If a compost pile fails to “compost” sprinkle a cup of 10-10-10 over the top to speed things up.
Examine laurel shrubs for shothole disease, which causes thousands of holes in the leaves. Increase air circulation across them and consider spraying with Mancozeb bactericide.
Check new rose growth for aphids. They weaken plants and delay growth, but can easily be controlled with a blast of water.
Paint with glyphosate (Roundup, etc) the stumps of newly cut privet, sweetgum or honeysuckle to prevent their re-sprouting.
Check rhododendron leaves for notches caused by the black vine weevil. It feeds at night, hides in soil by day. Scatter insecticide granules under your plant.
Don’t panic if you see a spider in your garden or landscape. They are your allies in controlling the bugs which damage the plants you want to keep healthy.
Plant a night garden to enjoy after work. Include flowering tobacco, moonvine, angel trumpet and white petunias.
Plant a cutting garden for flowers to take indoors. Use black-eyed Susan, liatris, coneflower, shasta daisy, yarrow and phlox.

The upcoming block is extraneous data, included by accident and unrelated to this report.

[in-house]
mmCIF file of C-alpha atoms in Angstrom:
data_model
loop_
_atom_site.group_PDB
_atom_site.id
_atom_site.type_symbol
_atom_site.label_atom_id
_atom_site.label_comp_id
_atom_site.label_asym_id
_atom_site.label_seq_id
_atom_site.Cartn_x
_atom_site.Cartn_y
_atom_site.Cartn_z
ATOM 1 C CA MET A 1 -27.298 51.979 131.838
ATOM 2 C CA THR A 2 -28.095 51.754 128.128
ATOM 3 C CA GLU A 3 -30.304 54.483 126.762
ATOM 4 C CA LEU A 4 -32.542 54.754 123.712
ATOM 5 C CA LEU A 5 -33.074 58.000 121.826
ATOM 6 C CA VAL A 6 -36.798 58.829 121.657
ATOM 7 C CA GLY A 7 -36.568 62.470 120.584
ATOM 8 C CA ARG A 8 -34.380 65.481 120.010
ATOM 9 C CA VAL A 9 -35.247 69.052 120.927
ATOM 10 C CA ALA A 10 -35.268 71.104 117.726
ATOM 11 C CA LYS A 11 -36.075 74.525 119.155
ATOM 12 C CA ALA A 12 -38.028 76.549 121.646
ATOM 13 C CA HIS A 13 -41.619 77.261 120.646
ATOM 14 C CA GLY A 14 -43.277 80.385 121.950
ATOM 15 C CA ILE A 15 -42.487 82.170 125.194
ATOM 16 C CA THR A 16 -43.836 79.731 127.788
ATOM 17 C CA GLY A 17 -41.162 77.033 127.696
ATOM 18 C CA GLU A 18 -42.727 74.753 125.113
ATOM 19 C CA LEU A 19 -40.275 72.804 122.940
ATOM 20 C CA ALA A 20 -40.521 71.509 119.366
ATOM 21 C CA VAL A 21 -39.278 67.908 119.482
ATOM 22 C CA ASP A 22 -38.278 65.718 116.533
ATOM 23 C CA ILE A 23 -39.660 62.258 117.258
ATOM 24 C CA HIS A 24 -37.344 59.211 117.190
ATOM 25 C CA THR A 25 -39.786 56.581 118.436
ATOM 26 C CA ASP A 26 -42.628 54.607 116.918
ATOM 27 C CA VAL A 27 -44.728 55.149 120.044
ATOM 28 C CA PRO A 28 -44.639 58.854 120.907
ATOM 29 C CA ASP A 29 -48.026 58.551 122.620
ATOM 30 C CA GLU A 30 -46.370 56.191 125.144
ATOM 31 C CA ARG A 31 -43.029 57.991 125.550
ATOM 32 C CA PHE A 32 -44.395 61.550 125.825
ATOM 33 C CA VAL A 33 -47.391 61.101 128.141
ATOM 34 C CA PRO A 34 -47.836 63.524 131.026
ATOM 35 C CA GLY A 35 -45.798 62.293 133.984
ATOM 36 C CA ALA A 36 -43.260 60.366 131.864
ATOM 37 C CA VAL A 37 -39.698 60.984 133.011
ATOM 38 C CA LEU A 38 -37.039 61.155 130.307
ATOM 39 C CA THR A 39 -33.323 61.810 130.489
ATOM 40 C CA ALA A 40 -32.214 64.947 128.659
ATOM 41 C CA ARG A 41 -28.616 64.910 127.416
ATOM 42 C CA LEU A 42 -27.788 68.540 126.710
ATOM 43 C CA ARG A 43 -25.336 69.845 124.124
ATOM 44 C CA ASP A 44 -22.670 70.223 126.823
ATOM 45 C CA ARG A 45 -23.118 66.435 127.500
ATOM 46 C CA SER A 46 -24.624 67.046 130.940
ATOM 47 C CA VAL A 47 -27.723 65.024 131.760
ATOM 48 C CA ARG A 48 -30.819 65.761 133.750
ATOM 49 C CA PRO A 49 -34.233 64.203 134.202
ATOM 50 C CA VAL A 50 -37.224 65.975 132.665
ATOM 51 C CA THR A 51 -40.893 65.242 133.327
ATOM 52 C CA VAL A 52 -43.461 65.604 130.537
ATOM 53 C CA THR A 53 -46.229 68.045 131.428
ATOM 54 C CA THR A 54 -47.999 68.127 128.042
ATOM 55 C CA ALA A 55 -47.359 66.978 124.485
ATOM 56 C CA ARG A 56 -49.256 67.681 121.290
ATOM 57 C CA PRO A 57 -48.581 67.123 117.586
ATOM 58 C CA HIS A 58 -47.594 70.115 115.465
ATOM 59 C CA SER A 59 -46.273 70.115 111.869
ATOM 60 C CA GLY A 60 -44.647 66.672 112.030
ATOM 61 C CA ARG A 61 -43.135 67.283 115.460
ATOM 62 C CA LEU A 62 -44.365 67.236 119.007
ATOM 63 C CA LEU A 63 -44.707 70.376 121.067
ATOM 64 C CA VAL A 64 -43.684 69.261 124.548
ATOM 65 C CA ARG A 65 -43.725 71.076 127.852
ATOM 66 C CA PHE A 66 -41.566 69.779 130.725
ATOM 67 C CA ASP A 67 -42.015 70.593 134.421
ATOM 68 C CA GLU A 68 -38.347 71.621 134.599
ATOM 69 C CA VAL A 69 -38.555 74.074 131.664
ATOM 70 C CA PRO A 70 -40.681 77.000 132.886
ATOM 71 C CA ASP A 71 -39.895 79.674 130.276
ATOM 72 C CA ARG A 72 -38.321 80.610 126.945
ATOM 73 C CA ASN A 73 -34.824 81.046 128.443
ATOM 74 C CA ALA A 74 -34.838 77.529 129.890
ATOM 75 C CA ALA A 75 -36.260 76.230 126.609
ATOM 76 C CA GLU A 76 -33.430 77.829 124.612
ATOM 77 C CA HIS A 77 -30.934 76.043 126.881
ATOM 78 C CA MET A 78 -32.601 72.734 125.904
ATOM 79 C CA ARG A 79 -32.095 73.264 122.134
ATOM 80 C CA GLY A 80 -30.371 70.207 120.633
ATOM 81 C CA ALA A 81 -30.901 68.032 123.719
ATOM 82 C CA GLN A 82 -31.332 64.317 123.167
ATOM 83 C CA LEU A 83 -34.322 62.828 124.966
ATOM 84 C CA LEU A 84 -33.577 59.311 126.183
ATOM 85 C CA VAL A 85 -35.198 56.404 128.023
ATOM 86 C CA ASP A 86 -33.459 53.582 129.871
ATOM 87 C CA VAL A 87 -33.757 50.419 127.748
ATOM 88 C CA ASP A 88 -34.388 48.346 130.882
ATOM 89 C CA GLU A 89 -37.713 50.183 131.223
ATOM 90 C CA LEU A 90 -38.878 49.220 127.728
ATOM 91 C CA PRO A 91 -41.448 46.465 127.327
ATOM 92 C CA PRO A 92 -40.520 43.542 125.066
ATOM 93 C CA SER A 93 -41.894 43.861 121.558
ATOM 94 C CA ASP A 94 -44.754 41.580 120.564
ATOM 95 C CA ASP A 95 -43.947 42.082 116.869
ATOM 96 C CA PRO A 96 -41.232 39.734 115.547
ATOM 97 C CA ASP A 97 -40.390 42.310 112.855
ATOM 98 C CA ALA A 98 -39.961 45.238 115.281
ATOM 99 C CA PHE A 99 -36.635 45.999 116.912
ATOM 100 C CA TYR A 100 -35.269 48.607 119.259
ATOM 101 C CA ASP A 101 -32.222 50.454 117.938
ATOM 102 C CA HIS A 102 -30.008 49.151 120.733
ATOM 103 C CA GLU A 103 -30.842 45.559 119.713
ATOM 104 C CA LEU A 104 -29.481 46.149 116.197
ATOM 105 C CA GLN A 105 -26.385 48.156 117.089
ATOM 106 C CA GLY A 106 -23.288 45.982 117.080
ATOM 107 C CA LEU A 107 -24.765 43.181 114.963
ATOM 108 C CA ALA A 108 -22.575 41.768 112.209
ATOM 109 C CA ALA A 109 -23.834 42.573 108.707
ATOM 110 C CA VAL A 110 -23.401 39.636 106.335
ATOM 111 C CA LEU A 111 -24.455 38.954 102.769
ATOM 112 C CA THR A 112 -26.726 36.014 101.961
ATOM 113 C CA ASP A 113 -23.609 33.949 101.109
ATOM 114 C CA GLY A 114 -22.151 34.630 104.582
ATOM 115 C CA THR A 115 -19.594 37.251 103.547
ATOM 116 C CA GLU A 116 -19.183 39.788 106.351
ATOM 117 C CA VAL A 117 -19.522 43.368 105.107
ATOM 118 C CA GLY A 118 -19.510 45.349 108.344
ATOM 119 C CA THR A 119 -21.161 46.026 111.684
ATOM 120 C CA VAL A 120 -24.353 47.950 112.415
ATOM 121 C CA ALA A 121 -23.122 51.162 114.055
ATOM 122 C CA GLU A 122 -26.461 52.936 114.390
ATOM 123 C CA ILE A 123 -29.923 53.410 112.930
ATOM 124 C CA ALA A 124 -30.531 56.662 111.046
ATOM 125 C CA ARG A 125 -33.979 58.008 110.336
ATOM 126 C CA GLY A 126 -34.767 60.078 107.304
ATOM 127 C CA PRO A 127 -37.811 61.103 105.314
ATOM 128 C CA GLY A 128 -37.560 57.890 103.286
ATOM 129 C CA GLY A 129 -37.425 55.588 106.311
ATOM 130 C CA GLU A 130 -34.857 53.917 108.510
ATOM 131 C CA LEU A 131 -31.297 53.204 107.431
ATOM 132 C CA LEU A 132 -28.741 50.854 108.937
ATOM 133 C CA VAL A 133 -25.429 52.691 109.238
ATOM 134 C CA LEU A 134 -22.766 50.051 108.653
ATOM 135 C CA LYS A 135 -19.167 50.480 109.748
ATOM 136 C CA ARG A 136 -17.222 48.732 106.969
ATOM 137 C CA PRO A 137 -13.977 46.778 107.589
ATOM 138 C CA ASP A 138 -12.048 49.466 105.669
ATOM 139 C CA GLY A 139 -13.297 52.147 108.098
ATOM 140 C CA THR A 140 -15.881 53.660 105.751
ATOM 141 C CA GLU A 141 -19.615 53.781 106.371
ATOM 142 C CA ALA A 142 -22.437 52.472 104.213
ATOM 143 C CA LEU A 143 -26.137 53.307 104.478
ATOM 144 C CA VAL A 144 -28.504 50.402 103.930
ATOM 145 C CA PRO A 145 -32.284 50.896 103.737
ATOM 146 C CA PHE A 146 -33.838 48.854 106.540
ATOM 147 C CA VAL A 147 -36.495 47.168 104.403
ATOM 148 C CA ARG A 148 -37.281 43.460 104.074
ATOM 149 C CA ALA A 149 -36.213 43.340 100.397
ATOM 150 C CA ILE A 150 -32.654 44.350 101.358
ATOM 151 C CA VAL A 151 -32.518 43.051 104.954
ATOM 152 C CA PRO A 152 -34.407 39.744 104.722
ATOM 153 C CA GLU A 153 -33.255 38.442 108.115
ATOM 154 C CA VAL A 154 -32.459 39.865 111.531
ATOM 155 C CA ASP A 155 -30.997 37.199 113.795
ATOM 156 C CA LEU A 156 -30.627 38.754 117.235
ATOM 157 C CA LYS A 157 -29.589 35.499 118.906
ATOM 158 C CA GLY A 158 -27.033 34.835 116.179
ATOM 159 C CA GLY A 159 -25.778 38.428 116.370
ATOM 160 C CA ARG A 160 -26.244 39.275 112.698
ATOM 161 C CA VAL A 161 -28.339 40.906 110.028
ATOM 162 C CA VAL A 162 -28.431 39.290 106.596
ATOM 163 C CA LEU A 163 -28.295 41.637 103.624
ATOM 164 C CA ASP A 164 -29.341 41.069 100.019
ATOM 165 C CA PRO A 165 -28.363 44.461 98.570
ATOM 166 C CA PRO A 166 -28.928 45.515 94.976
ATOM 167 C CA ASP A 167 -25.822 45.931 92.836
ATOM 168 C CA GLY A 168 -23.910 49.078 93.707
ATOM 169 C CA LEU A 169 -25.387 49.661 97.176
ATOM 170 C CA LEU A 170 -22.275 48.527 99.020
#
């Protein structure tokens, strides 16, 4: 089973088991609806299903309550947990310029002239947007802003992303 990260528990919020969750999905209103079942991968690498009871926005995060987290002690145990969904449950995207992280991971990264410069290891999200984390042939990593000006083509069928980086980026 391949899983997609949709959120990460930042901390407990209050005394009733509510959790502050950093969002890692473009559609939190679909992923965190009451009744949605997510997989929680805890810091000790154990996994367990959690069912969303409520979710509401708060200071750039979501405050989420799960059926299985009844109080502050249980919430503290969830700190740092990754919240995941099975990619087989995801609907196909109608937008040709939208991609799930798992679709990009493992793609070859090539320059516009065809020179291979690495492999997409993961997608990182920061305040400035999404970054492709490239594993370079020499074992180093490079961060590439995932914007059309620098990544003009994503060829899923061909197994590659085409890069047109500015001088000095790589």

Black leaves on a gardenia mean whiteflies have begun feeding on the leaves. They could be a real problem later if you don’t use an insecticide now. A thorough spraying with insecticidal soap or garden insecticide will help.
Plant annuals in small beds that make a visual impact but are still easy to water. Try color bowls or large container plantings near the entry to your home
Plant a container bog garden. Local nurseries have iris, sedge, pitcher plants, umbrella plant and other water-loving plants to use for your design.
If you choose to use Japanese beetle traps, place them at least twenty five feet from fruits and roses to lure them away from valuable plants.
Powdery mildew is a common disease of crape myrtle and Euonymus. A neem oil spray may contain its spread but an application of myclobutanil (Immunox(tm)) in May would have prevented it.
Propagate roses by inserting a six inch tip cutting into a bed of damp sand in a semi-shady spot. Cover with an upended quart jar. Keep sand moist and roots will form by September.